Research Foundation News

February 23, 2016  

Startup licenses Purdue technology to help make robotics, electric cars more efficient, cost effective

WEST LAFAYETTE, Ind. – A mechatronics technology startup has licensed a Purdue University innovation that could optimize electric motors and design better alternatives in automation in the energy sector, making solutions more efficient, cost effective and environmentally friendly.

Houston Mechatronics, Inc. (HMI), based in Houston, Texas, has licensed the Purdue technology. The company's leadership team has over 20 years of experience working in NASA's software, robotics and simulation division. The company is a business-to-business enterprise that provides mechatronics solutions in the robotics and electric car sectors that at those industries' core overlap in areas such as electric actuation, power, perception, embedded processing and control.

HMI works with several companies in co-developing specific technologies and systems, and also conducts its own independent research and development investments to find solutions that meet robotics and electric car market needs.

Matt Ondler, HMI co-founder and president, said the company's technology solutions will be more relevant in the future because of increased interest in robotics and electric cars.

"There is almost a modern space race developing in the robotics and electric vehicle sectors to see who can win technologically and economically with the best product," said Ondler, who previously worked for NASA. "Every day startups pop up all over the world to capture these opportunities. Large companies like Goggle and Amazon have started acquiring several robotics companies. Other companies also are venturing into robotic concepts like autonomous mobility, so we think these two sectors are on a collision course that will eventually make them truly indistinguishable. Our technology will take us to the forefront of making mechatronics solutions as efficient and cost effective as possible."

The Purdue software technology licensed by HMI allows optimal cost, mass and efficiency of electric motors.

"In the world of electric vehicles, mass, efficiency, and cost are paramount. Purdue's evolutionary computing algorithms are able to optimize electric machines that consider very complex constraints and problem statements," said Nicolaus Radford, co-founder and senior vice president of engineering and research at HMI who also worked for NASA. "These optimizations have led to unparalleled electric motor designs that are optimal for their given operating conditions or concerns. What we design, and what the software has allowed us to accomplish, is motors tailor made for an application, to which there is no other better alternative. It's simply optimal."

Radford said that their technology in collaboration with the Purdue innovation is also at the center of the transformation in the oil and gas segment becoming greener and moving toward clean electric power.

"The oil and gas industry suffers from being heavily based on hydraulic actuation, which can have a costly infrastructure and be very environmentally unfriendly. The industry is currently undergoing a massive restructuring from environmentally unfriendly hydraulic power delivery to more clean electric power," he said. "Around 65 percent of all failures in control systems subsea are related to hydraulic issues, but our technology will allow us to design better alternatives to current standards in actuation and power, increasing system-wide efficiencies, reliability, and at the same time, reducing maintenance concerns thereby helping to ease the shift to cleaner power."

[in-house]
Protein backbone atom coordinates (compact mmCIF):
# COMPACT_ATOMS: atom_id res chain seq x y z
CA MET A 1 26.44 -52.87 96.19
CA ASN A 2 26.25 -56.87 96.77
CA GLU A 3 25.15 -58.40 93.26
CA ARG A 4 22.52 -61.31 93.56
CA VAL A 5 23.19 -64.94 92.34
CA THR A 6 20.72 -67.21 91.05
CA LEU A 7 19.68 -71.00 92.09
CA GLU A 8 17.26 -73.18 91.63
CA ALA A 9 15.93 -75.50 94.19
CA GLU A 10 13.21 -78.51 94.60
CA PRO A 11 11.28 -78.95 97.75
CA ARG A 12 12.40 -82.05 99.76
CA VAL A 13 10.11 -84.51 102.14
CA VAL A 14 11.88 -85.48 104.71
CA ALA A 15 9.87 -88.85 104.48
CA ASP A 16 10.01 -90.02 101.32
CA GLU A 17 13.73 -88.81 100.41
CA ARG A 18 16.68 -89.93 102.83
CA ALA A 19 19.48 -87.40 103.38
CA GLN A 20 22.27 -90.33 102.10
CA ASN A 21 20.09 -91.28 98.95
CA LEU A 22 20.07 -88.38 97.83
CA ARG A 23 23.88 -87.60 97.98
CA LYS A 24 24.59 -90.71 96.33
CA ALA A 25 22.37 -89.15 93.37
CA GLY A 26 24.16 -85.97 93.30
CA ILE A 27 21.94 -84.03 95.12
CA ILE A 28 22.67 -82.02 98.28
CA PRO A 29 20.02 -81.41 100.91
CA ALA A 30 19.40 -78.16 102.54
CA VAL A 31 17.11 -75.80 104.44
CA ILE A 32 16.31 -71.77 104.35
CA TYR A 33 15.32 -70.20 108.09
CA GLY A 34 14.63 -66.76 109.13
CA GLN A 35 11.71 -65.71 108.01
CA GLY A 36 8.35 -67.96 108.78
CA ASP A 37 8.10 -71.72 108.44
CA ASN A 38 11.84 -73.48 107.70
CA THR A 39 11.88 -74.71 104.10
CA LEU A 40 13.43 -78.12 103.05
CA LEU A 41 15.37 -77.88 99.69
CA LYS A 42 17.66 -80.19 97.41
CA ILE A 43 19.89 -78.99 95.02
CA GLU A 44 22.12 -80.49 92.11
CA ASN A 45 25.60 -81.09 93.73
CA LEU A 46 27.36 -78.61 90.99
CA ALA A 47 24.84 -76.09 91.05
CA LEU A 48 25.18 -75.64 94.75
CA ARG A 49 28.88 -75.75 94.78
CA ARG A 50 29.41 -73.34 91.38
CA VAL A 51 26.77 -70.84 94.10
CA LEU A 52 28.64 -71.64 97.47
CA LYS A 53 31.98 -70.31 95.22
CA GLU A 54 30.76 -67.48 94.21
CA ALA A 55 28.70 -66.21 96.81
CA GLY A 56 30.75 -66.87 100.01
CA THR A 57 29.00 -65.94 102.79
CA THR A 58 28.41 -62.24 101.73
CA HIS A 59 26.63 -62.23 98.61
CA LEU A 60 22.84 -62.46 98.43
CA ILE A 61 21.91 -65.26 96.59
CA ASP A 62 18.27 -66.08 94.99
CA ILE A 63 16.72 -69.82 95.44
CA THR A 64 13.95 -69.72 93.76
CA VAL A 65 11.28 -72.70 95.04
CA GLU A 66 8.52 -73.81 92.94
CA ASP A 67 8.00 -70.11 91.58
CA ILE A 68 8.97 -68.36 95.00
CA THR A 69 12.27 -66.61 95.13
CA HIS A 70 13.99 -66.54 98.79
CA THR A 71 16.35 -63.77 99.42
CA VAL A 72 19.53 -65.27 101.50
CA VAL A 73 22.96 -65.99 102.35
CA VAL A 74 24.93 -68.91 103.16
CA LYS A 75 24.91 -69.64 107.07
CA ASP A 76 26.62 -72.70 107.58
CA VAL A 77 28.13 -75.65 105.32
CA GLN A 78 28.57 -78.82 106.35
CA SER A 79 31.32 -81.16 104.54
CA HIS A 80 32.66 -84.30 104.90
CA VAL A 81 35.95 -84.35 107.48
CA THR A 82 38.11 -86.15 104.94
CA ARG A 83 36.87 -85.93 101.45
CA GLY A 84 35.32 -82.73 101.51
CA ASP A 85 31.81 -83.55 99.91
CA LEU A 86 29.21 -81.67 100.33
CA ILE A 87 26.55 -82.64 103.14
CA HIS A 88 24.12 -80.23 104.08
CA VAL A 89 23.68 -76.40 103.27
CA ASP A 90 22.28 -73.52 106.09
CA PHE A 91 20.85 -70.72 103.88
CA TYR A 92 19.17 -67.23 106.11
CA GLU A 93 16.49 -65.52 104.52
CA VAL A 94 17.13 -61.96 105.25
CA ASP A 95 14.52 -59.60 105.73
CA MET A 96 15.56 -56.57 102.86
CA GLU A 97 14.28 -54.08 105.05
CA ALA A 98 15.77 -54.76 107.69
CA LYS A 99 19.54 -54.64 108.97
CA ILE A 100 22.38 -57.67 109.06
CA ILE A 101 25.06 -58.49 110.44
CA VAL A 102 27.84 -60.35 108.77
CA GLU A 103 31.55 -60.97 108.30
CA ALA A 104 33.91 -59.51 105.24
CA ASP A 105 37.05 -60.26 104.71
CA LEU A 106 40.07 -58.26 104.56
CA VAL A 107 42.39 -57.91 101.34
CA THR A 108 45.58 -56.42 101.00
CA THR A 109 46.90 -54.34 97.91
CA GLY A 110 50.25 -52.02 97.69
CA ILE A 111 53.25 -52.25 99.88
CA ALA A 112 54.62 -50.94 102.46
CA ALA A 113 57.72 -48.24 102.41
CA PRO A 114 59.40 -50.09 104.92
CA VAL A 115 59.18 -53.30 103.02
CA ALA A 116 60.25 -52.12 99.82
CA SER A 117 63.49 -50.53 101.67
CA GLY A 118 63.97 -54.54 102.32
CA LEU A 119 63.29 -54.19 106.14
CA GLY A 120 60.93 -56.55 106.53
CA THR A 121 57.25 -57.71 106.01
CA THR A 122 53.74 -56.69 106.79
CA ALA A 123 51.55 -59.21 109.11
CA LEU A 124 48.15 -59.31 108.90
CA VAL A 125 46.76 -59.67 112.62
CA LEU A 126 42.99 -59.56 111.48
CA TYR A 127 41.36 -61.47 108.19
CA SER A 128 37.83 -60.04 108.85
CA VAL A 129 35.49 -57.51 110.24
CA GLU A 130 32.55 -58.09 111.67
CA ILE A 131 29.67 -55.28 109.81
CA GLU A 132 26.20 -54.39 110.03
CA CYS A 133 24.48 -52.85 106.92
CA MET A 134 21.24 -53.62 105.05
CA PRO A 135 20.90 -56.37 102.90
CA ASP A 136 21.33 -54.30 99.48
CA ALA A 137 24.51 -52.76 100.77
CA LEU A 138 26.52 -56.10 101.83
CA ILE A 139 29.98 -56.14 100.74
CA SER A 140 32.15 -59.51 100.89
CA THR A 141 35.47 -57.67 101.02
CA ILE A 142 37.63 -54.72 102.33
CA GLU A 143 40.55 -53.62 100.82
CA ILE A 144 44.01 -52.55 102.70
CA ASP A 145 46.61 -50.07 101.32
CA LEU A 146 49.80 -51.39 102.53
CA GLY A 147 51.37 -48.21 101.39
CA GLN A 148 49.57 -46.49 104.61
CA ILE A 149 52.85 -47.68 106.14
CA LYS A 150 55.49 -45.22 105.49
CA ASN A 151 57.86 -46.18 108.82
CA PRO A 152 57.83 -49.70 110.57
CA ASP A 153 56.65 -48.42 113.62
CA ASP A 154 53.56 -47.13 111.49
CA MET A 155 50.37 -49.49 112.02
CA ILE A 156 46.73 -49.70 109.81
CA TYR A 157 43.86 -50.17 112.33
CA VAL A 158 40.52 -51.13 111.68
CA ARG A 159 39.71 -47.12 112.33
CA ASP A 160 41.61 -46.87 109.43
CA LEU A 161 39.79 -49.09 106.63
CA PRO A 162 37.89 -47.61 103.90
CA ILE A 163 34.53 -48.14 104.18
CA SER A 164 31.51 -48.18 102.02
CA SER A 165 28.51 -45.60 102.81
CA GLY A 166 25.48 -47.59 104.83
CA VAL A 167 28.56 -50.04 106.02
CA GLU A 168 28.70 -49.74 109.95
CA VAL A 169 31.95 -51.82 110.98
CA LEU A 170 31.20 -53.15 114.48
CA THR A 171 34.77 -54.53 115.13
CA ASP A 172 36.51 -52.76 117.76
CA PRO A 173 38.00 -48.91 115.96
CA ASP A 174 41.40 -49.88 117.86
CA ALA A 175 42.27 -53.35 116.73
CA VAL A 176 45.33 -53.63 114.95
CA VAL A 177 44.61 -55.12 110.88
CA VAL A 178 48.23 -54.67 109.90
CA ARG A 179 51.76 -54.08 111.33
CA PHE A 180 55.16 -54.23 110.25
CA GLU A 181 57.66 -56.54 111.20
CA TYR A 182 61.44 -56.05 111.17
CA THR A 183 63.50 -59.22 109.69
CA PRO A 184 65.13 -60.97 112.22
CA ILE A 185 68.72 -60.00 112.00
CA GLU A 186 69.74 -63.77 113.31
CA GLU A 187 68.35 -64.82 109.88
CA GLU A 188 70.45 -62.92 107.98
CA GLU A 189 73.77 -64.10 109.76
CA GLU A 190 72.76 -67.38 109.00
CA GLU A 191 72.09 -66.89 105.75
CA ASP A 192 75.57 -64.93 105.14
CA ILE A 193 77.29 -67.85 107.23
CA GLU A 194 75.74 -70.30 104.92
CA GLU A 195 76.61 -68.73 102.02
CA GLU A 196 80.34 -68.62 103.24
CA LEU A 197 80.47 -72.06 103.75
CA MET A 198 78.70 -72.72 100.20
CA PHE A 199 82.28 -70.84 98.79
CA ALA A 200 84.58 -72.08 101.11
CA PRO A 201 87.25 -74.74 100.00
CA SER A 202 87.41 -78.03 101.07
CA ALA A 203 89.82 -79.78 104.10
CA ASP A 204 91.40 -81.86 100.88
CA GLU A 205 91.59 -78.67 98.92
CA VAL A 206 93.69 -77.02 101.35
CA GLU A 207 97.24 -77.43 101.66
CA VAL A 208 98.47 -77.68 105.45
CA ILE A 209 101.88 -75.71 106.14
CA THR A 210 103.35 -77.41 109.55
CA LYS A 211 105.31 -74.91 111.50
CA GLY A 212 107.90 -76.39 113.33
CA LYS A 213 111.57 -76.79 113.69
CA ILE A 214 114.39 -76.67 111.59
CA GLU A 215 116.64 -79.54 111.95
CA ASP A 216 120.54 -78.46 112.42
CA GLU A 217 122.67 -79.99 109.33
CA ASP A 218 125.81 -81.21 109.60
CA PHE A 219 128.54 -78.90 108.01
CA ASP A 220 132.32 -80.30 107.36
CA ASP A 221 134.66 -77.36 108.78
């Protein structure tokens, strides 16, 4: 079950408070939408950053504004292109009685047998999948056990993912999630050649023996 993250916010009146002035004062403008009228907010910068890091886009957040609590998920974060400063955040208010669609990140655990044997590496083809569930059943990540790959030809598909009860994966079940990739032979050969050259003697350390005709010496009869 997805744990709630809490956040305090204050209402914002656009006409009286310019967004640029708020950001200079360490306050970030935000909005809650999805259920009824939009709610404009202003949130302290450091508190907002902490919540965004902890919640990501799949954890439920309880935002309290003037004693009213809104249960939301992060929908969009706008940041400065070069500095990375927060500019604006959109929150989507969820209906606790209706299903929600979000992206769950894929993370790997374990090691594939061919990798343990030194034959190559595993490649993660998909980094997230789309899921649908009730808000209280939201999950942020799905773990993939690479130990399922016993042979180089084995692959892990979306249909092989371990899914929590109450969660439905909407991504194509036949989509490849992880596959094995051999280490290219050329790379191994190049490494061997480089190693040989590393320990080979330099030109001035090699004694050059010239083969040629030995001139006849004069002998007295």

Houston Mechatronics has recently closed on a Series A investment from a leading oil and gas firm. The company said the funding has enabled them to make strategic capital investments to continue to grow and capture more market share in each segment.

Since its beginning the company has grown to over 25 employees, including several Purdue alumni.

Technology used by Houston Mechatronics has been licensed through the Purdue Research Foundation Office of Technology Commercialization. HMI is a member of the Purdue Startup Class of 2016.

For information on other Purdue intellectual property ready for licensing and commercialization, visit http://www.otc-prf.org. For more information about available leadership positions, investing in a Purdue startup or licensing a Purdue innovation, visit http://www.purduefoundry.com.

About Houston Mechatronics  
Houston Mechatronics, Inc (HMI) specializes in mechatronics, automation engineering, intelligent systems, and robotics. HMI takes technologies from the laboratory, couples them with resourceful and innovative engineering design, and creates integrated hardware and software solutions for our customer's toughest problems.  

About Purdue Research Foundation Office of Technology Commercialization

The Purdue Research Foundation Office of Technology Commercialization operates one of the most comprehensive technology transfer programs among leading research universities in the U.S. Services provided by this office support the economic development initiatives of Purdue University and benefit the university's academic activities. The office is managed by the Purdue Research Foundation, which received the 2014 Incubator Network of the Year from the National Business Incubation Association for its work in entrepreneurship. For more information about funding and investment opportunities in startups based on a Purdue innovation, contact the Purdue Foundry at foundry@prf.org. For more information on licensing a Purdue innovation, contact the Office of Technology Commercialization at innovation@prf.org.


Purdue Research Foundation contact: Hillary Henry, 765-588-3586, hkhenry@prf.org

Source: Nicolaus Radford, 281-942-9069, nradford@houstonmechatronics.com 

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